Uber’s settlement of several impending labor class action lawsuits may open the door to other new economy companies facing similar suits, according to The Recorder (subscription). Industry-wide, the “are-they-independent-contractors-or-are-they-employees” question, with all its attendant legal ramifications, remains open. And as the Recorder points out, open questions — particularly open questions that lead to multi-million dollar lawsuits — lead to lawsuits.
Lieff Cabraser’s Daniel Hutchinson spoke with The Recorder on the issue. “Certainly to the extent that [the Uber settlement’s sidestepping of any formal judgment] leaves a lack of clarity on these issues, I certainly think there will be people who look to resolve them in other cases.”
Hutchinson further opined that the minor changes flowing from the settlement “are perhaps an improvement over the status quo for Uber drivers, but still demonstrate how companies in the on-demand economy are trying to straddle the line. That’s dangerous ground. Companies just need to decide which side of the line they’re on.”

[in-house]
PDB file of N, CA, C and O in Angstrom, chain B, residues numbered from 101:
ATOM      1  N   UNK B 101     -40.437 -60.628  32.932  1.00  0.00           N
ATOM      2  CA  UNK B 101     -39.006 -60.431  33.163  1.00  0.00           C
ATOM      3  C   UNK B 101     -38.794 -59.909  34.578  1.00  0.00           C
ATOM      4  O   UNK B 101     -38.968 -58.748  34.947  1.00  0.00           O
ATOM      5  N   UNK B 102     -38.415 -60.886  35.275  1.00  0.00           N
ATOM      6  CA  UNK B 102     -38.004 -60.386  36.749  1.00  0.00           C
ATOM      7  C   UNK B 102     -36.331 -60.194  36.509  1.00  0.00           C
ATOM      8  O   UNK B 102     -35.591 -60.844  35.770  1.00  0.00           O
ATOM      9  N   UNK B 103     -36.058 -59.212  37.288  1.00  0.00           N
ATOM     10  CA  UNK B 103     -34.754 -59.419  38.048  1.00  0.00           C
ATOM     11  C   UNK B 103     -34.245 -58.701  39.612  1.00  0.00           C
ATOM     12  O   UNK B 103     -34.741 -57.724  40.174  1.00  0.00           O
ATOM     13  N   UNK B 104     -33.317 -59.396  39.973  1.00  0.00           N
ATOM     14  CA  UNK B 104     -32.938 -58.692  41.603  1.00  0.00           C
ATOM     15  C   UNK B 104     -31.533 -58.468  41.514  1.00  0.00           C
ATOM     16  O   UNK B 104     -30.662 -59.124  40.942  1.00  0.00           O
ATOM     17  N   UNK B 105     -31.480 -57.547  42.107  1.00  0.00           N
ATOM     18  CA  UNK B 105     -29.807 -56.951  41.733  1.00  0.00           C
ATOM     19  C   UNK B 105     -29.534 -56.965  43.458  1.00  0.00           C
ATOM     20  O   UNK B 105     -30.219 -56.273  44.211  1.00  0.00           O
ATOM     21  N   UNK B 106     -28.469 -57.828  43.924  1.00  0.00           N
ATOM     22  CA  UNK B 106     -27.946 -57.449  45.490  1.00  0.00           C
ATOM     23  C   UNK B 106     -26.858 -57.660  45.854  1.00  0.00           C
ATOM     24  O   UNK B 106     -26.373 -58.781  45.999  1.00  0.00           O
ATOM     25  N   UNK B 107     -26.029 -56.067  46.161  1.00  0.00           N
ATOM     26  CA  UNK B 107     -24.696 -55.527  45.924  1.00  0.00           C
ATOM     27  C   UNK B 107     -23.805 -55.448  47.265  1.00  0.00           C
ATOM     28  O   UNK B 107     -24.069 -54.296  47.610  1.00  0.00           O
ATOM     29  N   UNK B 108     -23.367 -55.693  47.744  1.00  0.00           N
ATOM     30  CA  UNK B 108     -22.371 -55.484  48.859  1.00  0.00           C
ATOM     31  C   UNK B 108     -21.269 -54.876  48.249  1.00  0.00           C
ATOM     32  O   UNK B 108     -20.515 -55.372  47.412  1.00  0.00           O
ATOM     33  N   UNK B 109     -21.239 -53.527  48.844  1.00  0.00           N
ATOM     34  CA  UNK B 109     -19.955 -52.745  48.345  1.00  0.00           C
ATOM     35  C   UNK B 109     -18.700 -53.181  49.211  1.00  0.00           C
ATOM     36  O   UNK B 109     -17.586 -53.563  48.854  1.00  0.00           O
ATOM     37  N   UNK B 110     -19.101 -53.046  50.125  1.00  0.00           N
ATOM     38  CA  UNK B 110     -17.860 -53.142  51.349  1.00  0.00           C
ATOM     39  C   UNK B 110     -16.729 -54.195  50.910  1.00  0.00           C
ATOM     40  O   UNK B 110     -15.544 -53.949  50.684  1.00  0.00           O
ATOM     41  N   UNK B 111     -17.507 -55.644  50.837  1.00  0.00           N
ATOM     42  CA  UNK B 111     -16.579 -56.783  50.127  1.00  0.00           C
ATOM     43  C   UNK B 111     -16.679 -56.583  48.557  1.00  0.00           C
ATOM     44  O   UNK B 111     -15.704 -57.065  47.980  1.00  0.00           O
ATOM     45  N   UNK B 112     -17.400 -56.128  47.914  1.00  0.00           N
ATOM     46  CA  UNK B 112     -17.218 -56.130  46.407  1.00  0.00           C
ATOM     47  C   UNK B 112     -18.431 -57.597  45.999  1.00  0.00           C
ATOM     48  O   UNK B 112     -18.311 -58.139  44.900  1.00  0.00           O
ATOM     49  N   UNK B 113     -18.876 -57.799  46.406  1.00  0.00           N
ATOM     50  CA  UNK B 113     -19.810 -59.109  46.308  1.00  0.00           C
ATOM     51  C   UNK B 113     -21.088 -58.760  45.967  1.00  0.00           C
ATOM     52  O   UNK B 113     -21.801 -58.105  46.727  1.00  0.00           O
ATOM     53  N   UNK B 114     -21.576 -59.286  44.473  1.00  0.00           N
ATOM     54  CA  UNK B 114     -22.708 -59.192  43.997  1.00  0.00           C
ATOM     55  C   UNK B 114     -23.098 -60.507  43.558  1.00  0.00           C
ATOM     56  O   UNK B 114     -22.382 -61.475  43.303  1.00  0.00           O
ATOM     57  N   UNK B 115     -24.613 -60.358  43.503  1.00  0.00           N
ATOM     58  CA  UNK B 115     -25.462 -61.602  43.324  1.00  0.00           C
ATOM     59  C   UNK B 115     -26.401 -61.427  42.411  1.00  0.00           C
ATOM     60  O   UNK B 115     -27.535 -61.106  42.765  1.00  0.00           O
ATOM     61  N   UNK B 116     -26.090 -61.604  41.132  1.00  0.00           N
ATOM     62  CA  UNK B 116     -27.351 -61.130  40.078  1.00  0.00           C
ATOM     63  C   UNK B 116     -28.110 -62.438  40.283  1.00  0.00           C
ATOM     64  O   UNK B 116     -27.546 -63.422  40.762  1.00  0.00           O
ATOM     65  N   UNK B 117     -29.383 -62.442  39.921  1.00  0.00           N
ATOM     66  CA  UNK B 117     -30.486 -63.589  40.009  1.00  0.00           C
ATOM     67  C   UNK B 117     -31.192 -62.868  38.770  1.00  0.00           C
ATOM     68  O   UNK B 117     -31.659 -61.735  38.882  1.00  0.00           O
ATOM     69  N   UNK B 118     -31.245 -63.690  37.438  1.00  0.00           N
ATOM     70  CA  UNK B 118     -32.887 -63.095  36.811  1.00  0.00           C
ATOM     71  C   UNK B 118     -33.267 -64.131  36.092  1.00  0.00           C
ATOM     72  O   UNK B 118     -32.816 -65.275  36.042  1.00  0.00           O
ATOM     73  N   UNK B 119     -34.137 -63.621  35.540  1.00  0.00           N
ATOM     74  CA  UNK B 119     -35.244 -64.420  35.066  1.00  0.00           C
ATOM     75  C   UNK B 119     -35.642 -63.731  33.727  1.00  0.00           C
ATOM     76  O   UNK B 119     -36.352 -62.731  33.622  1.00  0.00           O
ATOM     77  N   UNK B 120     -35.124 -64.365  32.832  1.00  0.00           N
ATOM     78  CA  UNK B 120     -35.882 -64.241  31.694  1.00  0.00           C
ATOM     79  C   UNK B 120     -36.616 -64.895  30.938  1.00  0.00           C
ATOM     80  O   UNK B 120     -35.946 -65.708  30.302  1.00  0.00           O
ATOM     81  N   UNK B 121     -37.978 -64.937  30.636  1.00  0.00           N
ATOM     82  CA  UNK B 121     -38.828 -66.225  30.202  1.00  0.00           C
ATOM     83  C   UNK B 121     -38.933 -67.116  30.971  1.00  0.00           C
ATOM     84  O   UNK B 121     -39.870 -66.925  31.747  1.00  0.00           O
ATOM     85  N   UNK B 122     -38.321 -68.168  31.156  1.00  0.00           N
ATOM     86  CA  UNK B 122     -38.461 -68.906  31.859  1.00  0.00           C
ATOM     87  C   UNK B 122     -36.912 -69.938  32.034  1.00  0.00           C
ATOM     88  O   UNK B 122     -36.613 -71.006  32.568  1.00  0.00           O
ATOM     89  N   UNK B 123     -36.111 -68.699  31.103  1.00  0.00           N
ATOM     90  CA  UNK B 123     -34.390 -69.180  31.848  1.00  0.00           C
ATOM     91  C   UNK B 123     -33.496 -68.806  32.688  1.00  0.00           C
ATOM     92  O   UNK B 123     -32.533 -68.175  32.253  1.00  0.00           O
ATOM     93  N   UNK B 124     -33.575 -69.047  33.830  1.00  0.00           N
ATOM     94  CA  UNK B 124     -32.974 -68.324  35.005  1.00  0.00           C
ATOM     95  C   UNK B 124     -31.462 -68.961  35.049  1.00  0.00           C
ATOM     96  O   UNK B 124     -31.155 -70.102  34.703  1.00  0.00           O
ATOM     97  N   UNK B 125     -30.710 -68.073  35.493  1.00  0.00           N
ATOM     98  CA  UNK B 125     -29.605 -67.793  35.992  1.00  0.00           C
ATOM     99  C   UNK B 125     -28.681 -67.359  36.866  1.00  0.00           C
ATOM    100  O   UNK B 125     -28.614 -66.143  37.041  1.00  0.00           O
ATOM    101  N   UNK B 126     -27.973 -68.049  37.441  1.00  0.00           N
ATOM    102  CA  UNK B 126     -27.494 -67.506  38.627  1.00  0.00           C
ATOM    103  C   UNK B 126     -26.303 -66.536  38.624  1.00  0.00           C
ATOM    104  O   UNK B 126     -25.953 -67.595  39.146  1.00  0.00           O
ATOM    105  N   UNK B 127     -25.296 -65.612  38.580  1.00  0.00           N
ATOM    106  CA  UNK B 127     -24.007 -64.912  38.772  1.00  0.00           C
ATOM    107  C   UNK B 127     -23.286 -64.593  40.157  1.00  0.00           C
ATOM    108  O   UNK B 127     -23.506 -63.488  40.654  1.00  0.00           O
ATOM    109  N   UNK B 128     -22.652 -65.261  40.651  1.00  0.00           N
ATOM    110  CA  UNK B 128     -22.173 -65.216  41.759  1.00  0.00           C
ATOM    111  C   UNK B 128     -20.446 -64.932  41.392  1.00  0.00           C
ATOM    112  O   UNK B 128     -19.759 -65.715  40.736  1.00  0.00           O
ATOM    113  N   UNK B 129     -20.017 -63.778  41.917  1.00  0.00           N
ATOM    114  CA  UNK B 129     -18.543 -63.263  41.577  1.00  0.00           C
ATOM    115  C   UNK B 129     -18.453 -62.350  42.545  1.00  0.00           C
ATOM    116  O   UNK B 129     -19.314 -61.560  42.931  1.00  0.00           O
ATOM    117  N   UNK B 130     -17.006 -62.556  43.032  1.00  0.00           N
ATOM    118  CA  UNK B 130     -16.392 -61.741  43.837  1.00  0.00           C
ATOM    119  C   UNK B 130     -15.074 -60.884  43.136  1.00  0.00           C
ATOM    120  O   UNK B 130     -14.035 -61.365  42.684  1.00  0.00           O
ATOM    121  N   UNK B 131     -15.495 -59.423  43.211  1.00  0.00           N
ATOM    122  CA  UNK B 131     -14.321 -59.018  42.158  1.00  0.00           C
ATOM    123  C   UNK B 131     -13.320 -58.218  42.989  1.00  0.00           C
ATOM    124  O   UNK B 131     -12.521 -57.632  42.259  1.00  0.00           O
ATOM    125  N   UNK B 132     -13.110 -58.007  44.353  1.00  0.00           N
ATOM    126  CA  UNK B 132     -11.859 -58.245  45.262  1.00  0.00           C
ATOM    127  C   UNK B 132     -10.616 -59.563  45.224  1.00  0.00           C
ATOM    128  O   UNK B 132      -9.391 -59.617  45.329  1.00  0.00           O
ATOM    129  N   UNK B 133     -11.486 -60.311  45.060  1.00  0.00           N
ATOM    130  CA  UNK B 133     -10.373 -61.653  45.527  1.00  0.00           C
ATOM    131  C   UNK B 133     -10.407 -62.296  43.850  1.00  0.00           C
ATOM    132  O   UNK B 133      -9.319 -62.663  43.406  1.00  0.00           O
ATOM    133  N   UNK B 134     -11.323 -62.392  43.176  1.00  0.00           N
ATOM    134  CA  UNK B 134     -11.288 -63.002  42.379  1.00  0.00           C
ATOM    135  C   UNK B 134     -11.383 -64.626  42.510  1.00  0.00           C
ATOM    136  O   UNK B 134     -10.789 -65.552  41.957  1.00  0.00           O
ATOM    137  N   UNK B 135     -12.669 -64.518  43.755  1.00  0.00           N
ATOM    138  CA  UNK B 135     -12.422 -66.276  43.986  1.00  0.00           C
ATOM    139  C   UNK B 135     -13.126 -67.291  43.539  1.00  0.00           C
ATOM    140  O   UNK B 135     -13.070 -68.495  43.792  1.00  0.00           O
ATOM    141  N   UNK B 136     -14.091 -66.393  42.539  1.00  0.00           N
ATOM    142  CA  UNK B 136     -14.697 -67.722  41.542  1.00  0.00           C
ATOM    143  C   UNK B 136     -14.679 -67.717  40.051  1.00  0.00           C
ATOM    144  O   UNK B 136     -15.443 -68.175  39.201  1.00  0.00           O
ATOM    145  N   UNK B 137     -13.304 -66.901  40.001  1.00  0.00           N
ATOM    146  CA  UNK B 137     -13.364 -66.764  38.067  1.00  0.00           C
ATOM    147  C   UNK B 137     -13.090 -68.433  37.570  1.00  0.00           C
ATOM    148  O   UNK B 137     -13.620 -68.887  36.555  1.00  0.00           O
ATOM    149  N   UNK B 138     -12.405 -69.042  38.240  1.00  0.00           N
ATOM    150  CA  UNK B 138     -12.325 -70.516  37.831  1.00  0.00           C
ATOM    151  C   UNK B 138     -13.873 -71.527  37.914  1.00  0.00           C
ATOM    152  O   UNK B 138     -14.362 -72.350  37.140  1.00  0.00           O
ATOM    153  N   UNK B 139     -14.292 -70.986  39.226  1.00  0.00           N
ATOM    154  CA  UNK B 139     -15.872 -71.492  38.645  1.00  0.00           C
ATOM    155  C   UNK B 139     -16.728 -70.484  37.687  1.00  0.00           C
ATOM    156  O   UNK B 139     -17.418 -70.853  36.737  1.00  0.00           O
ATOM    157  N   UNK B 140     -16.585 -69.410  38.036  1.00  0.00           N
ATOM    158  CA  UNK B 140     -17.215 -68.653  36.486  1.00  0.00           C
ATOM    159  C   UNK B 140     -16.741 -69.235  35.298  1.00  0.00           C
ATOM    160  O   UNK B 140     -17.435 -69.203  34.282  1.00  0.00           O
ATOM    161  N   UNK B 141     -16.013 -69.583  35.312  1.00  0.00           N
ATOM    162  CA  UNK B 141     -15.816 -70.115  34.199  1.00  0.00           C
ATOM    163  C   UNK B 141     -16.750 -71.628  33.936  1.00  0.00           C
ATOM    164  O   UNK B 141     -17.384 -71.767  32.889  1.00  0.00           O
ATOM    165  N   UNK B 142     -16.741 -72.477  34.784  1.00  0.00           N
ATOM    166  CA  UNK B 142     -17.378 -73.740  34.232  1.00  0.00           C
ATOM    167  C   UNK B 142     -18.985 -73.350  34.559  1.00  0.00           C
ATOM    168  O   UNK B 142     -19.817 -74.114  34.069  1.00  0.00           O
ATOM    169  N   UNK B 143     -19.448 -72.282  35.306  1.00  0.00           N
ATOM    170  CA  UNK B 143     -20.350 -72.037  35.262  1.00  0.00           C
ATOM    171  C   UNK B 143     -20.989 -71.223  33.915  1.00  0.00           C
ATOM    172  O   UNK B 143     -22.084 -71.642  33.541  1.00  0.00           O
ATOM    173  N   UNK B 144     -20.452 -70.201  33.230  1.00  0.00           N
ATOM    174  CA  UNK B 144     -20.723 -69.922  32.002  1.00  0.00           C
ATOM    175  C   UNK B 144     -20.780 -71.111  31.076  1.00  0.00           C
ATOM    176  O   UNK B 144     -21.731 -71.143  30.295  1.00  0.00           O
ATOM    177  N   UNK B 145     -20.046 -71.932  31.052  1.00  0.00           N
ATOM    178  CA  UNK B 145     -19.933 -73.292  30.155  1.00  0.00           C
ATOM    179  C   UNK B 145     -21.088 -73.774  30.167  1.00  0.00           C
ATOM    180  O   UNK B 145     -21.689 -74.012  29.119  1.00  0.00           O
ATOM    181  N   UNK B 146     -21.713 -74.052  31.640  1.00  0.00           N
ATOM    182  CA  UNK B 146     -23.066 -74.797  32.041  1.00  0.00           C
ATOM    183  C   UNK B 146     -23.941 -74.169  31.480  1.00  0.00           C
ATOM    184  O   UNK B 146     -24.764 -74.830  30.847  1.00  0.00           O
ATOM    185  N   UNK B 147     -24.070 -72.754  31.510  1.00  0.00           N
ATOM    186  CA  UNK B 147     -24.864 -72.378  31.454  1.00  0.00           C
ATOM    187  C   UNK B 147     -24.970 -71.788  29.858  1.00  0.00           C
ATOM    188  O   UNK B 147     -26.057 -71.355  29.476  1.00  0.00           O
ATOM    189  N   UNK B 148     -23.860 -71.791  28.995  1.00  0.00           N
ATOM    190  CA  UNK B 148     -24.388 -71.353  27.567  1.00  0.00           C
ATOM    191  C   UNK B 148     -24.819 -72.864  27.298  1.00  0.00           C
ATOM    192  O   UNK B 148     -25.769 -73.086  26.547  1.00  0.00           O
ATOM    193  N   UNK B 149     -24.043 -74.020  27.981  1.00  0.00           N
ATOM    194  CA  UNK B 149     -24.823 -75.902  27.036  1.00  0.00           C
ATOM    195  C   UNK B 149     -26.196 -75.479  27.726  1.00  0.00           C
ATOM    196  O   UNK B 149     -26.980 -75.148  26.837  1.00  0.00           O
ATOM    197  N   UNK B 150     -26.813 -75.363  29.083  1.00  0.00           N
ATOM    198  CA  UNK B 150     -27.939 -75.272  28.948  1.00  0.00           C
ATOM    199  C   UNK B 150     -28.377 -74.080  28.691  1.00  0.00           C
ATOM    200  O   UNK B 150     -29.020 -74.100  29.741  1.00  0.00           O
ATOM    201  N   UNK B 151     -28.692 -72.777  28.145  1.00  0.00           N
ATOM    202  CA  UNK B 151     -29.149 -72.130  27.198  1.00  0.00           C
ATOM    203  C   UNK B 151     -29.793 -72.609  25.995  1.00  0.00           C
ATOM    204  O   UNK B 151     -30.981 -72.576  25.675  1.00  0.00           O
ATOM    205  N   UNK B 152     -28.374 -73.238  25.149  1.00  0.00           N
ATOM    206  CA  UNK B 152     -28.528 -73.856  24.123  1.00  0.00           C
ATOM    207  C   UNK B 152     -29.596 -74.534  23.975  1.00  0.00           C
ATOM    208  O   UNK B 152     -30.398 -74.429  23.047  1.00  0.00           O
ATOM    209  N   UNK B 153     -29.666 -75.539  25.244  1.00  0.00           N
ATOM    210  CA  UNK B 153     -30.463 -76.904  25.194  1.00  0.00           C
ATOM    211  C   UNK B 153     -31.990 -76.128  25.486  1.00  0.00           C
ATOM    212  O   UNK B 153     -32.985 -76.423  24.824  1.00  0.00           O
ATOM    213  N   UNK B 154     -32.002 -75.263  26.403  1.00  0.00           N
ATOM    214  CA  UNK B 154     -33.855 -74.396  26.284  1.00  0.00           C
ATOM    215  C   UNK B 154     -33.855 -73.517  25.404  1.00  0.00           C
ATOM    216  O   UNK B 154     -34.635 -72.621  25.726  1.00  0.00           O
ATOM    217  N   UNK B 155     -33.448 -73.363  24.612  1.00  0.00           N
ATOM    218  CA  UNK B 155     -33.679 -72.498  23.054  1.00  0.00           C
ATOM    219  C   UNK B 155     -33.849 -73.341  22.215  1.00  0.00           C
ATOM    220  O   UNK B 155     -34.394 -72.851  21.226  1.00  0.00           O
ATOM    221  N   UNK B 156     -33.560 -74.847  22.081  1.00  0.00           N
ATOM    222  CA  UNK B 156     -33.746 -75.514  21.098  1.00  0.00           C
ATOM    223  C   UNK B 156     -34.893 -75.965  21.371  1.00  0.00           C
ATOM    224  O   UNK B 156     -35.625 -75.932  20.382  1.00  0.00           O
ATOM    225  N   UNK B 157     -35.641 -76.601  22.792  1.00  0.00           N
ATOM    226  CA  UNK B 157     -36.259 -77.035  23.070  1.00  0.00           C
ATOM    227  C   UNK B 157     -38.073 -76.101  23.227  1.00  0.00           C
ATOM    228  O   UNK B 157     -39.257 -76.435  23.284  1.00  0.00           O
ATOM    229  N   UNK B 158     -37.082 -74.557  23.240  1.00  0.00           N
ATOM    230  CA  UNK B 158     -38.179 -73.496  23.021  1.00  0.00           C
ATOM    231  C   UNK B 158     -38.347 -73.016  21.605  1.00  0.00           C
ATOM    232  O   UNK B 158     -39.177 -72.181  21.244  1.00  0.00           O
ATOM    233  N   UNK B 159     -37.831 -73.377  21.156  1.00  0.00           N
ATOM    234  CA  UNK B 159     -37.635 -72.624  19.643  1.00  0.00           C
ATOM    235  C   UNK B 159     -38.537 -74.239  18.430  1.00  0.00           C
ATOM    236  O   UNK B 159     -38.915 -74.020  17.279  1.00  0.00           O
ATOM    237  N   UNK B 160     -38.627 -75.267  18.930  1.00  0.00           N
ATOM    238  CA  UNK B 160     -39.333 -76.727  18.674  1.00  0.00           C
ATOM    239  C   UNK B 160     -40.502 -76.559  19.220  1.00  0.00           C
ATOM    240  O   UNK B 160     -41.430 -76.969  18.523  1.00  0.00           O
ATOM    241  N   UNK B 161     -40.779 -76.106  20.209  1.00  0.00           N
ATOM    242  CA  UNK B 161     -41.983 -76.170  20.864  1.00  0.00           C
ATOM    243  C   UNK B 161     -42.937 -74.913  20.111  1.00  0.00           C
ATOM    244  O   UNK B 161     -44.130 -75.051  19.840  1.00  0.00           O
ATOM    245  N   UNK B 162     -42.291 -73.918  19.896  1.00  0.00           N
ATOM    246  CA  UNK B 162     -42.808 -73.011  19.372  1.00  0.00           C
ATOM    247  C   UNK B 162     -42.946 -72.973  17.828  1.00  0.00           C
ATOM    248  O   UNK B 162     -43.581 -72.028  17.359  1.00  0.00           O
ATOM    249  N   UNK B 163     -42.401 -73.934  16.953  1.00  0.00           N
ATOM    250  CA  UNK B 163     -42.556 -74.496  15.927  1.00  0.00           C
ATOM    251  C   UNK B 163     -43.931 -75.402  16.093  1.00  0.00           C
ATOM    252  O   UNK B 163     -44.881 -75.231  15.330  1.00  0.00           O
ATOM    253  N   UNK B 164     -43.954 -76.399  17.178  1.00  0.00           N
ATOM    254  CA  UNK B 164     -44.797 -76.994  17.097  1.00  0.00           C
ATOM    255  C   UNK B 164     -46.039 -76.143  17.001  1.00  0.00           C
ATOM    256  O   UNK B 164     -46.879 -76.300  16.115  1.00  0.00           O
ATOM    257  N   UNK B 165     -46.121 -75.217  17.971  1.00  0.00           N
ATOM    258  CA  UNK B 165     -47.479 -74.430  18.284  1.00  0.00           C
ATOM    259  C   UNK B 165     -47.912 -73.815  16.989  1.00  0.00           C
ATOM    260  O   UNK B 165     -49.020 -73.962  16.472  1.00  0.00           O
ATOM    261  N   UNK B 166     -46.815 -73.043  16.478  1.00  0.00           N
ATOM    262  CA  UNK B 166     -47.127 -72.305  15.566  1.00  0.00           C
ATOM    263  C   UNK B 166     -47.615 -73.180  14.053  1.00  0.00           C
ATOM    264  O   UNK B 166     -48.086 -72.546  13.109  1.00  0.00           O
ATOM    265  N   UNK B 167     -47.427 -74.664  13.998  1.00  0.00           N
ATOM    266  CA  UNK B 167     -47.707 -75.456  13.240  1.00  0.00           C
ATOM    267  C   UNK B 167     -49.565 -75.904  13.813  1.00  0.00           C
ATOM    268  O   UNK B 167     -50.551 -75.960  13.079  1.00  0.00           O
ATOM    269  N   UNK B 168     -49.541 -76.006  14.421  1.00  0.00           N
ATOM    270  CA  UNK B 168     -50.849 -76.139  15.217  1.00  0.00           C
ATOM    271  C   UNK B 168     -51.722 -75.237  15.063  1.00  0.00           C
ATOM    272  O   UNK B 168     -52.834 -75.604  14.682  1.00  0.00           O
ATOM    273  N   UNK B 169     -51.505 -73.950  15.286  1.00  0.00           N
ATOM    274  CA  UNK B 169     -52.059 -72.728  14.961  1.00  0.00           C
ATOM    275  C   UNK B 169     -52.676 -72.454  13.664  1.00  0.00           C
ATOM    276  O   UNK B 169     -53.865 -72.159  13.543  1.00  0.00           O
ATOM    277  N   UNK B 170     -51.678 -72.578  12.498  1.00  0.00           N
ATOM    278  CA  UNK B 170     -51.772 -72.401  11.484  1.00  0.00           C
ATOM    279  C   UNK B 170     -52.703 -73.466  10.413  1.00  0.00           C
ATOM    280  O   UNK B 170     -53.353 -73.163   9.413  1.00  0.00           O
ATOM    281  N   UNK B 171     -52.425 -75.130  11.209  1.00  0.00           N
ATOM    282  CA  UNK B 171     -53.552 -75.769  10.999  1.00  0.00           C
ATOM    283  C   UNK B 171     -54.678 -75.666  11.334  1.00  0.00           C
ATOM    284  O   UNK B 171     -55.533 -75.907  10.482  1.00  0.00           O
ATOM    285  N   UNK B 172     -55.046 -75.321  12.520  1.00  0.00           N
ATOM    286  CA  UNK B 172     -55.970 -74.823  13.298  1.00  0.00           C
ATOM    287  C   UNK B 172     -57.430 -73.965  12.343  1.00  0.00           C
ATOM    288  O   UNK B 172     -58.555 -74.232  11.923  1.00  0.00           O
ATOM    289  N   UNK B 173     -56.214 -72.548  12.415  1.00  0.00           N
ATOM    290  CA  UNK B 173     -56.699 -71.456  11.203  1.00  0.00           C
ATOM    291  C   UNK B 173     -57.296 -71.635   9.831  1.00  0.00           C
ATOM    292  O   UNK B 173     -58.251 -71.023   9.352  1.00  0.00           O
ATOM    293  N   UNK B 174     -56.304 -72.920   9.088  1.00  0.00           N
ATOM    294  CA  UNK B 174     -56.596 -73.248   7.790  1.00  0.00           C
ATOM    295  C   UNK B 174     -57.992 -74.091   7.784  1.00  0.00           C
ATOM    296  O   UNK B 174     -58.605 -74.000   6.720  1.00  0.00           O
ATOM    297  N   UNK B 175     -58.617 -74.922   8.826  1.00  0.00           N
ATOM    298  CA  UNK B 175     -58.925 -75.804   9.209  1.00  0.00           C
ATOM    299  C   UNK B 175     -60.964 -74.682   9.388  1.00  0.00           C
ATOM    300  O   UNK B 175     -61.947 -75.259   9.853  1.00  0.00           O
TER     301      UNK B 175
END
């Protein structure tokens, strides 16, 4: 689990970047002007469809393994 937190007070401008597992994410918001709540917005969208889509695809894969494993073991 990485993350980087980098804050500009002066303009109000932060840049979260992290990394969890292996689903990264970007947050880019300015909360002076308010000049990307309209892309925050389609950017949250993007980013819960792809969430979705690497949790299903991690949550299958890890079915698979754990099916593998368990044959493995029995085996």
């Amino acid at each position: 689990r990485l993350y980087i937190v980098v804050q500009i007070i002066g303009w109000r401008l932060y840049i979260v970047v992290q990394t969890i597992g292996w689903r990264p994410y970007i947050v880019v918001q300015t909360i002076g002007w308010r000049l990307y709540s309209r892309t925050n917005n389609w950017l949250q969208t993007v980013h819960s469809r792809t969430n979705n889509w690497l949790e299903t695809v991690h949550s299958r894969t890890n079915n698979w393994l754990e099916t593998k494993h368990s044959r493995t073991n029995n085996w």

About Daniel Hutchinson
A partner in our San Francisco office, Mr. Hutchinson’s practice has focused on complex class and collective actions that advance the public interest. He is an advocate of under-represented and disadvantaged communities, and has also litigated cases involving unfair employment practices against immigrants.
Hutchinson has pursued a series of consumer protection cases against major banks and financial services providers. His efforts helped result in the largest monetary settlement in the history of the Telephone Consumer Protection Act and ended harassing automated calls to millions of consumers.
Mr. Hutchinson was also a key player in our firm’s employment-related case against Tata, in which we represented a certified class of over 13,000 Indian nationals claiming that Tata unjustly enriched itself by requiring them to endorse and sign over their federal and state tax refund checks.